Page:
But somehow, it feels different. Everything in Maplecrest feels different.
I went into Zombie Blondes (2010) by Brian James hoping for a fun spin on high school drama. All those oh-so-perfect popular kids … what if they’re really zombies? What poetic justice that would be. It sounded like a light read and a good break for the winter. But what I ended up with was a lot more brainless than I expected.
The book is all about Hannah — Hannah, Hannah, Hannah. She’s just about the most selfish and unsympathetic teenage character you can happen upon. She’s moody to her father, rude to her friends (and might-be friends), and self-pitying even when things are going her way. I know the author was probably trying to make these qualities endearing — a grumpy but lovable misfit who just wants to fit in — but on Hannah, they’re ugly colors.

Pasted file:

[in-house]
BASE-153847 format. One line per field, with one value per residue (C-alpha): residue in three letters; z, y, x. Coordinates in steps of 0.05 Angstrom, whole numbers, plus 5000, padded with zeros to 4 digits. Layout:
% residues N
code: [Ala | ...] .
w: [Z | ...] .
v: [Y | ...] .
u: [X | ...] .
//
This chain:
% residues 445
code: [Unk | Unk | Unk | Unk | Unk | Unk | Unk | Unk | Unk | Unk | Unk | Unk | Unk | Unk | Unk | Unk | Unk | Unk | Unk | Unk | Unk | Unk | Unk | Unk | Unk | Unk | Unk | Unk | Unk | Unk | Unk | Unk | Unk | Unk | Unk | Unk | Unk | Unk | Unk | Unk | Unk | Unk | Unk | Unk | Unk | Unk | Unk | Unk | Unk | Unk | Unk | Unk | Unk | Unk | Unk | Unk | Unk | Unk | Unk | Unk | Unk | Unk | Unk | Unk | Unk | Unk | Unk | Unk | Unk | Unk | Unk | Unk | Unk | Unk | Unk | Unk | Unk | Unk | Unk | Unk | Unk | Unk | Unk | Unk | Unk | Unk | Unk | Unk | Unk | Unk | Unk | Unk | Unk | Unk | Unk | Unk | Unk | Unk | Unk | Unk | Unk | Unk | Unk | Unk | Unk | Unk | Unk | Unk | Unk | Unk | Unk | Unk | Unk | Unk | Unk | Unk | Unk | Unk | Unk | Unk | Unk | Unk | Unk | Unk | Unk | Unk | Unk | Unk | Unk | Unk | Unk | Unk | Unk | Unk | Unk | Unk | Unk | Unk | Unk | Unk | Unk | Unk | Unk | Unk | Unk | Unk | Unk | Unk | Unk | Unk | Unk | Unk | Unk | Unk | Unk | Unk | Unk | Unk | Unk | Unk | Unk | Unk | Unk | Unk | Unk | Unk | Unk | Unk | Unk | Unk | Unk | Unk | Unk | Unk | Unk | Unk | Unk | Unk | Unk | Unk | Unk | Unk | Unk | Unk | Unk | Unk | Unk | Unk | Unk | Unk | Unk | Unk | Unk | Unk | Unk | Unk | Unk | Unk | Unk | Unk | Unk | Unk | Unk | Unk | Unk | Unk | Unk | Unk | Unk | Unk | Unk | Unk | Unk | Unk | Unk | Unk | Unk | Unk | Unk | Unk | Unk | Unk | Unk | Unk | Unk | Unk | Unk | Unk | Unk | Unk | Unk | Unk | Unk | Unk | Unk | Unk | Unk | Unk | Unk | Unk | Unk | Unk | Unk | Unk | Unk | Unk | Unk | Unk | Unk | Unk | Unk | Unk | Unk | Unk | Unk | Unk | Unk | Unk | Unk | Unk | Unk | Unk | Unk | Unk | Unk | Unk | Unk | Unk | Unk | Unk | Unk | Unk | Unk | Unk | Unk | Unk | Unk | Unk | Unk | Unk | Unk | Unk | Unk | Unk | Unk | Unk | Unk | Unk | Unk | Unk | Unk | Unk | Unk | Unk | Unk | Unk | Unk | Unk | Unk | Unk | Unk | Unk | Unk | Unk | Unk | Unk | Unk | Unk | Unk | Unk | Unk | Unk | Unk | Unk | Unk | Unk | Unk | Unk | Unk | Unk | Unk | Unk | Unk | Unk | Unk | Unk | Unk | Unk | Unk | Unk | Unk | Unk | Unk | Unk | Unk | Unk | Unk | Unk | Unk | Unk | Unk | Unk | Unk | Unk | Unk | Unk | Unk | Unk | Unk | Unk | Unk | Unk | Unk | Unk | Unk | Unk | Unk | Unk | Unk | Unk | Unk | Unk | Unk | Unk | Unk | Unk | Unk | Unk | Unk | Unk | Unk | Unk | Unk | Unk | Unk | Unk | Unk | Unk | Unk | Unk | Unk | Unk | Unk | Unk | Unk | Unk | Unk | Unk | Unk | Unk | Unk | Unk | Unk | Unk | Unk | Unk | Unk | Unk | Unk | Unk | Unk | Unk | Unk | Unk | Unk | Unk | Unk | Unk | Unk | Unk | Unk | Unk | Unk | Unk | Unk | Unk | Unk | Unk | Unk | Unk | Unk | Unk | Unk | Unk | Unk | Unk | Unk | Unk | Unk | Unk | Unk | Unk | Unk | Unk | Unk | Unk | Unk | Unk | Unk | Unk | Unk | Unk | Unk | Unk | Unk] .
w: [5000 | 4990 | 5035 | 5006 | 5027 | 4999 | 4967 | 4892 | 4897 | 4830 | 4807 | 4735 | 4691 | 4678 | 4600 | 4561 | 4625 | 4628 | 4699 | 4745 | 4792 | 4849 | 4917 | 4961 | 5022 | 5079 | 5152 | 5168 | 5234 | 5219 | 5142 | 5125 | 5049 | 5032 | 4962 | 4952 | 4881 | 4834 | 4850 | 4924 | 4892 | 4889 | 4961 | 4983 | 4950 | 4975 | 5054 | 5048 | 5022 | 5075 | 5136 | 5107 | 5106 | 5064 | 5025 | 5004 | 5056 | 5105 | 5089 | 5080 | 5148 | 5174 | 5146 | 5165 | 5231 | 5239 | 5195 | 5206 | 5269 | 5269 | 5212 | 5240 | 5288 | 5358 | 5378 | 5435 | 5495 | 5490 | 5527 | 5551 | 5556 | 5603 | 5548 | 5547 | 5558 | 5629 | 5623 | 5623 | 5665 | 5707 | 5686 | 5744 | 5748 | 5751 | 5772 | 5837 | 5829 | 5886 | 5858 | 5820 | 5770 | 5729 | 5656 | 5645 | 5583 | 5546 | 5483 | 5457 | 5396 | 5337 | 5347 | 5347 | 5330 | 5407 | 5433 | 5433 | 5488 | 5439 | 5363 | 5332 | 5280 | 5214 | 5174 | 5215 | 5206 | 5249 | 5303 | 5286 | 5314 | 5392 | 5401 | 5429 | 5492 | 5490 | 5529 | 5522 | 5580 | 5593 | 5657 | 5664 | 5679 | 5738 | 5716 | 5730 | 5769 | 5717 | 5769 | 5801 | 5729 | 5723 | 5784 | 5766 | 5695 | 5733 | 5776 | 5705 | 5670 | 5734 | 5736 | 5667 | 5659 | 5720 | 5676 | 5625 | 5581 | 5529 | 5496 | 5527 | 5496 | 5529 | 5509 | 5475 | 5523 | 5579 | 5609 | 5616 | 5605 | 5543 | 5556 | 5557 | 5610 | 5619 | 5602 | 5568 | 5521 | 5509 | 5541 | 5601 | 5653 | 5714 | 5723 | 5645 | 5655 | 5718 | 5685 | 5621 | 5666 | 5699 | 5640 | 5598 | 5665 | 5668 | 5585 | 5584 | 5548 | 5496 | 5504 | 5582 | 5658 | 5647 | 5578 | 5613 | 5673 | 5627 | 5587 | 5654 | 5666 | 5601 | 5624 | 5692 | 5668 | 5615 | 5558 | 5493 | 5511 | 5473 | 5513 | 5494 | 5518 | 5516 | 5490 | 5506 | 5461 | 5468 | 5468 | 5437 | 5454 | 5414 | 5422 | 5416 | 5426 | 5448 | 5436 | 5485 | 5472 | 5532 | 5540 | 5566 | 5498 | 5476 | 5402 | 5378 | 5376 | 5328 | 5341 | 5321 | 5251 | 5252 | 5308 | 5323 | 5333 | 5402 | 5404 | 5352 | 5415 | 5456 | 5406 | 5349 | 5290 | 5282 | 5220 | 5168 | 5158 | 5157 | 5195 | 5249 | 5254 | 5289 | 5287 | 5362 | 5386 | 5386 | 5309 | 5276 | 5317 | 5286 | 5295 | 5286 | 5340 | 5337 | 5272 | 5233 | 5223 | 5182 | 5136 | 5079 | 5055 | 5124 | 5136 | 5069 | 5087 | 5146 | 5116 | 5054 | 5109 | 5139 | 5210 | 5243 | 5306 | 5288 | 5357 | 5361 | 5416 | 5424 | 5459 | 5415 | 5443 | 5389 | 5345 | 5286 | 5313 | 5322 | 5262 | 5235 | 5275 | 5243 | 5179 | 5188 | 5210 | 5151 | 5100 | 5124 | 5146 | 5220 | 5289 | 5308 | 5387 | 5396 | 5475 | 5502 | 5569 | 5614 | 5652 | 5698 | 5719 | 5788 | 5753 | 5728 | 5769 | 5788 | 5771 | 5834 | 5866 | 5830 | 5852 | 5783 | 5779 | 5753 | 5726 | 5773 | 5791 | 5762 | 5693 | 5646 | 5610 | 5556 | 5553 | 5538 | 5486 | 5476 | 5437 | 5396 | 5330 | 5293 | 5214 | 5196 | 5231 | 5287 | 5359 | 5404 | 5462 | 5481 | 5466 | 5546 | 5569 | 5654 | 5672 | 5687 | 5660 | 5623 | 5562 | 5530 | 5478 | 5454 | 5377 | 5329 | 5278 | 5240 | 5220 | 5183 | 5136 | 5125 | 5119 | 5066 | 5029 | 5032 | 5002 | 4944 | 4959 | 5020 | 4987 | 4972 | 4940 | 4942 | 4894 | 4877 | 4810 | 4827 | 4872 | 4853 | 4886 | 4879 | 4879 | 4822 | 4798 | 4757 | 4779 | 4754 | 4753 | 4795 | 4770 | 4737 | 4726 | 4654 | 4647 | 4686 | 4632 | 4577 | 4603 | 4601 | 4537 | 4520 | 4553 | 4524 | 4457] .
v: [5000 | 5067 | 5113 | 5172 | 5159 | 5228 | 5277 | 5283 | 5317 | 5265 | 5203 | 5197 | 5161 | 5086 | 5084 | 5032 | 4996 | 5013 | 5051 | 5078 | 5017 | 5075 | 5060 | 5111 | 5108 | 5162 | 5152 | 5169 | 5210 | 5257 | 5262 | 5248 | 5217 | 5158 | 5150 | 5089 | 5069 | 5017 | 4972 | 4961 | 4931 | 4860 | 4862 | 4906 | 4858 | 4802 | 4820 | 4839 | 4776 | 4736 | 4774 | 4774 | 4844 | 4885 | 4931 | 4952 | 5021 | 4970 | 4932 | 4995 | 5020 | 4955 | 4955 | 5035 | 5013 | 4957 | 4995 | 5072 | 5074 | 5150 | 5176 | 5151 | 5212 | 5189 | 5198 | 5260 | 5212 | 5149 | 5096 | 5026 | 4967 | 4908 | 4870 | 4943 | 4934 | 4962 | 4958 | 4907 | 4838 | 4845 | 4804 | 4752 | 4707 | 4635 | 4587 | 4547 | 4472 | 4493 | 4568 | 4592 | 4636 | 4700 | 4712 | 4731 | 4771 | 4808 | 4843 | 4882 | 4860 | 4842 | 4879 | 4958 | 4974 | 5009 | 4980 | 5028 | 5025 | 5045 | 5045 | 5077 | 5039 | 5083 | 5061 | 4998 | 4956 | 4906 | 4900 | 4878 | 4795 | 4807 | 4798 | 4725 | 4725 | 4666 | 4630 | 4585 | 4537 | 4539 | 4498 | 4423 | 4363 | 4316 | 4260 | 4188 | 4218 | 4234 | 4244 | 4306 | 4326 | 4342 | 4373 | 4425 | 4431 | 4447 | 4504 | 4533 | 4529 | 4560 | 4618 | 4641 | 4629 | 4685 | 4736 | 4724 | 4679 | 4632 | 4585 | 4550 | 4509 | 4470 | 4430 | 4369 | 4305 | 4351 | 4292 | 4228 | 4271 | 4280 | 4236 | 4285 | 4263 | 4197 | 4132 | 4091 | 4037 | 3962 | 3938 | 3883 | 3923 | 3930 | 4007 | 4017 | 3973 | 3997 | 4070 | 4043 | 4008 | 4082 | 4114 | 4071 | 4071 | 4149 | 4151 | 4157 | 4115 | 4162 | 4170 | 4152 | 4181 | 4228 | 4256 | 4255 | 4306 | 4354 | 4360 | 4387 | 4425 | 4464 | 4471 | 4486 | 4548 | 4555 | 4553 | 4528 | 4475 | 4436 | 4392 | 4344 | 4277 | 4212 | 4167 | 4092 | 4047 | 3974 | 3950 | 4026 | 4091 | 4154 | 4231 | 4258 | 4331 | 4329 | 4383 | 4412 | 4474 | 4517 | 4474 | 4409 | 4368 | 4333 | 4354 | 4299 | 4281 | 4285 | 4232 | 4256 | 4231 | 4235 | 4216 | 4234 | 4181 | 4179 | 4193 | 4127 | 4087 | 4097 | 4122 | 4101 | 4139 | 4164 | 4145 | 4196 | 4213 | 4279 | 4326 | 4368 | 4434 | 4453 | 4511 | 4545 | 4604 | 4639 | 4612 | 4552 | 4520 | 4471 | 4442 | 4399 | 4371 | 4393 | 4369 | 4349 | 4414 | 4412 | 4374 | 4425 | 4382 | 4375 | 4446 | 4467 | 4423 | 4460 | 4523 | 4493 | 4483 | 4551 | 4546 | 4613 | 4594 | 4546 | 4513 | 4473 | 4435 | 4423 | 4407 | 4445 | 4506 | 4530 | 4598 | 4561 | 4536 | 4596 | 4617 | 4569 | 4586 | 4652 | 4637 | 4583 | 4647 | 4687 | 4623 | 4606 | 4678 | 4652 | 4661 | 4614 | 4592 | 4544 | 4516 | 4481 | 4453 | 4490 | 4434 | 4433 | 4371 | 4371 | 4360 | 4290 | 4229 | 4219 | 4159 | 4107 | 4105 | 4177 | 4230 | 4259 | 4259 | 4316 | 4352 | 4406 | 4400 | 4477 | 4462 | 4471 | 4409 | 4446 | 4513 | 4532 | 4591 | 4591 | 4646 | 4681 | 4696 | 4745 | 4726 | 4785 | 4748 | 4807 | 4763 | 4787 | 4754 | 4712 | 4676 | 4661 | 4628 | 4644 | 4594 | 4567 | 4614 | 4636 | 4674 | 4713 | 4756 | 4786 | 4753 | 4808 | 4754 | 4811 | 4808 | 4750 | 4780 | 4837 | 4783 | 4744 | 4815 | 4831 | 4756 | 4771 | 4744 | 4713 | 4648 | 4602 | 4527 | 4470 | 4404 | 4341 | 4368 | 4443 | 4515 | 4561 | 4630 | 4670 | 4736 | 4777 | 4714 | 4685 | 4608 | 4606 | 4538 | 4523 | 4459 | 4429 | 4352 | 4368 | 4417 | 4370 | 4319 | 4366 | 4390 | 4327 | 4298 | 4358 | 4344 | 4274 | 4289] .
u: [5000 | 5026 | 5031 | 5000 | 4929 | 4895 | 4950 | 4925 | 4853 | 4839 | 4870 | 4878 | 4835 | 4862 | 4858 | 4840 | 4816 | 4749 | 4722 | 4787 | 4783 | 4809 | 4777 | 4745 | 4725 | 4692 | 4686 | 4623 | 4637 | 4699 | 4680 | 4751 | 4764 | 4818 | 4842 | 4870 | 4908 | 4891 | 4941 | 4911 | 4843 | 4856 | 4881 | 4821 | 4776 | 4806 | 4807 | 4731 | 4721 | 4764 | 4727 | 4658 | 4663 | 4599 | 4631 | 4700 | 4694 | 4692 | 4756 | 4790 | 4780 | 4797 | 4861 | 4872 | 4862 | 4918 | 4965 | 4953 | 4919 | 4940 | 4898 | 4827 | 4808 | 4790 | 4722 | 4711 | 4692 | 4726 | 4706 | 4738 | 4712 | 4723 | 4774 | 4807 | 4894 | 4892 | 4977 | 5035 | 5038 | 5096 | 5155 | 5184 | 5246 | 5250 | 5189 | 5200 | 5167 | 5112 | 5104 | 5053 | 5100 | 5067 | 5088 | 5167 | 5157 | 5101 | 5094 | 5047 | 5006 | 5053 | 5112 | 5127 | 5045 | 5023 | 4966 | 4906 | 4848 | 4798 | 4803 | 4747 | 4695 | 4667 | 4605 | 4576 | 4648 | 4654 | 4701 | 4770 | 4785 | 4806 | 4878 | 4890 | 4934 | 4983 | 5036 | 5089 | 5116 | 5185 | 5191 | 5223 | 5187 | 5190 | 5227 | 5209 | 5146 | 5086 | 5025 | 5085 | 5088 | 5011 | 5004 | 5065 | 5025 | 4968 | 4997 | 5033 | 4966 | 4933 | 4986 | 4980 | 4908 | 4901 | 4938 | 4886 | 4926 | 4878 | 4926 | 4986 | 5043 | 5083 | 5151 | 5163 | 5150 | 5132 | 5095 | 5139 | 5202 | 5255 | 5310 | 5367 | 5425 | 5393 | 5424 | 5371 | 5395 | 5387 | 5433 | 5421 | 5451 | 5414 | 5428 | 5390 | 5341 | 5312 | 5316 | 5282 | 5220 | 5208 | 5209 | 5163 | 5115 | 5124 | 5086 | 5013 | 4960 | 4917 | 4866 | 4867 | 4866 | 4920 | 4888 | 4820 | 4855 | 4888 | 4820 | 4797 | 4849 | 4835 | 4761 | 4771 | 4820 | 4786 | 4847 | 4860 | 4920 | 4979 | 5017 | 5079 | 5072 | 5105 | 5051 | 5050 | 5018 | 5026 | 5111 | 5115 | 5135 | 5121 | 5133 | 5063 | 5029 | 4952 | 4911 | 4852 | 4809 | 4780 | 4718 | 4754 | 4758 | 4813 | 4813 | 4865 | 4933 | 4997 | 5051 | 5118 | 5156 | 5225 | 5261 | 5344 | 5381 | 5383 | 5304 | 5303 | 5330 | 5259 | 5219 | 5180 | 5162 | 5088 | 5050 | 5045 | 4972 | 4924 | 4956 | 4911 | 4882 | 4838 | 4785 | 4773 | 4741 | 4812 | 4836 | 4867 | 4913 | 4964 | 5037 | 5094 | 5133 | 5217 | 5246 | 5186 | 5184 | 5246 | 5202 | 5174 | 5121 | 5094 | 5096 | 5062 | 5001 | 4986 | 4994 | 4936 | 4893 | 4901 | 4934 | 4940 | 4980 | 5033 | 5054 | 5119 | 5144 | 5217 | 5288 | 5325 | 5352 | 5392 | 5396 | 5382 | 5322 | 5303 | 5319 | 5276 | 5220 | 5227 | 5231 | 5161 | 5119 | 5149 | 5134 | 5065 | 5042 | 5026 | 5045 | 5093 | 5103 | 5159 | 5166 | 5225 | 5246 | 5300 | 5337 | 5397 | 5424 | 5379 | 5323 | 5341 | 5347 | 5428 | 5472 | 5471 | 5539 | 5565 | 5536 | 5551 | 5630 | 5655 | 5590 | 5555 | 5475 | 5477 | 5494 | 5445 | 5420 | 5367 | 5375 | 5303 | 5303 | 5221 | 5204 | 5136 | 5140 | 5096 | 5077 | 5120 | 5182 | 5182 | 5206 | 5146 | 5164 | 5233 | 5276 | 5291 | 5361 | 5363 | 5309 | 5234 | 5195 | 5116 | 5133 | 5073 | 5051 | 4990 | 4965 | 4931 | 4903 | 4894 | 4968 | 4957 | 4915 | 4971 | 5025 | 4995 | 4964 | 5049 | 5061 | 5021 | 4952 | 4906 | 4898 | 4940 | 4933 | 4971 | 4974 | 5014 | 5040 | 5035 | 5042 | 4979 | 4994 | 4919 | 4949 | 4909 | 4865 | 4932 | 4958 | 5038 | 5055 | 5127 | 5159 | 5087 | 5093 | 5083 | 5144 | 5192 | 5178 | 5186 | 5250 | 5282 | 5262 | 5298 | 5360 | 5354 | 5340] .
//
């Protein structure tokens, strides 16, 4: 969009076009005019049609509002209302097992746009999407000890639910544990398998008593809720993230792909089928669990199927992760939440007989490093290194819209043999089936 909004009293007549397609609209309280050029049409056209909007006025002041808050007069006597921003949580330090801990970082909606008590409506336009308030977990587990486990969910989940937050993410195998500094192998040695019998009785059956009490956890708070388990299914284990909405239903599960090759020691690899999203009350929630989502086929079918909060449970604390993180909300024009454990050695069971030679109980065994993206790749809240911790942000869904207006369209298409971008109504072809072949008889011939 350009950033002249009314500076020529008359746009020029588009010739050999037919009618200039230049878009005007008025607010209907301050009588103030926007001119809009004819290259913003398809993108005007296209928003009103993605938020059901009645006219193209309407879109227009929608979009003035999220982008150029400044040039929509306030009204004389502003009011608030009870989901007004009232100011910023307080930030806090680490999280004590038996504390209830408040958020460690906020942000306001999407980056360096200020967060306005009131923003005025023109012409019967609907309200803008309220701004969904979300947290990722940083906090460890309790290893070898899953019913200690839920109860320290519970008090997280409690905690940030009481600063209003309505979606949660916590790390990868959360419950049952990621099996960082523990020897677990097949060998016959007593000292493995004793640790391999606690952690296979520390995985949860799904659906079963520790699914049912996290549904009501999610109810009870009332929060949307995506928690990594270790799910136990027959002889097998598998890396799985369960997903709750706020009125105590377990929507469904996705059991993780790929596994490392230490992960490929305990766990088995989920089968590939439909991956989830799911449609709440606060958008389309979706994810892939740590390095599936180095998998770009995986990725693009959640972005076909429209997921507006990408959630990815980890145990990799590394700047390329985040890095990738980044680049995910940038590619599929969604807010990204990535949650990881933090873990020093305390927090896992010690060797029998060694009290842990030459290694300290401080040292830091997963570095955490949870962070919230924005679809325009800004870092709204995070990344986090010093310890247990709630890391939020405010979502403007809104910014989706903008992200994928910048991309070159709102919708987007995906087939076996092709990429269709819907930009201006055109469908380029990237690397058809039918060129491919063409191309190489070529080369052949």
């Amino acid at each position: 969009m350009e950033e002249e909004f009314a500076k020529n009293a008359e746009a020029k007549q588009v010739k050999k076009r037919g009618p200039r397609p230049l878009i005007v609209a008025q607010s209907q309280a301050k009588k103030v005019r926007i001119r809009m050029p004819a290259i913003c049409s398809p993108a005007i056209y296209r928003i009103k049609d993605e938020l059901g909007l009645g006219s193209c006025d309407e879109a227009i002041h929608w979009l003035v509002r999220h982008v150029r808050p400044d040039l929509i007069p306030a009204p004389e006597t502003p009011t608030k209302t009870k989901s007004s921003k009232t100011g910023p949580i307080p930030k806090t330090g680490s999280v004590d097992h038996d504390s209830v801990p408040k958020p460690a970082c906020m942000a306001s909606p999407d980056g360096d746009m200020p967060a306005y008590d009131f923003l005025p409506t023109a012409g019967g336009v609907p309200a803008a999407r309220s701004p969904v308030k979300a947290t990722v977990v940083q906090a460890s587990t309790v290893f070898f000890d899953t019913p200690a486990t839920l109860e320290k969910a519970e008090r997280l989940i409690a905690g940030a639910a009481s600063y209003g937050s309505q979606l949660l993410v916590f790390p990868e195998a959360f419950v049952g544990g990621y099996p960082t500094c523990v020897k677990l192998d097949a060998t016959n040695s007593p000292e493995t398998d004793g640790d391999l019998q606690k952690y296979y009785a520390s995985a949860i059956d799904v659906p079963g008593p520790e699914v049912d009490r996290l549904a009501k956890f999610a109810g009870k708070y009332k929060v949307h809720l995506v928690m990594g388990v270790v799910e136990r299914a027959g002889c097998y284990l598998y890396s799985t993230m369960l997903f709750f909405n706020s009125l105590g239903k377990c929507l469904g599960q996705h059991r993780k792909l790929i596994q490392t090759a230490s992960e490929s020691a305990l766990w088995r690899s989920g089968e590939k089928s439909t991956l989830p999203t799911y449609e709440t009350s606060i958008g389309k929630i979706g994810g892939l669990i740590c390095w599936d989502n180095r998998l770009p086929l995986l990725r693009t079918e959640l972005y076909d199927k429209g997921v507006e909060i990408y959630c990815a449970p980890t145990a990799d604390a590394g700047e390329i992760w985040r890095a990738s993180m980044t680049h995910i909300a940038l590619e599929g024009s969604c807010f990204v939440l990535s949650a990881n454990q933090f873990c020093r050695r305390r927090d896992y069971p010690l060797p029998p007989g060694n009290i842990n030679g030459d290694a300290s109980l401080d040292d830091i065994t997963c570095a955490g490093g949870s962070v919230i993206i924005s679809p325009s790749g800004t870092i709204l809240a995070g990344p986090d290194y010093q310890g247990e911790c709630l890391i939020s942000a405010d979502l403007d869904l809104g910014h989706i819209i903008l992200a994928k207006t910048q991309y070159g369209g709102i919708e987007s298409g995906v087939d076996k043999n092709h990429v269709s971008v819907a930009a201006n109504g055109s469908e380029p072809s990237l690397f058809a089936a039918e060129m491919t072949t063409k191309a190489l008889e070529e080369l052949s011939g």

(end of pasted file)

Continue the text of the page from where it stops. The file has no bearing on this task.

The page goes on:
She’s the new girl in school, and the closest person she has to a friend is Lukas. She flips back and forth from liking him (and calling him cute) to badmouthing him in private and calling him crazy and a freak. Her mixed signals are confusing and annoying. Poor Lukas puts up with all her crap, and even when he gets mad at her and keeps his distance, he winds up forgiving her and suffering more of her insults.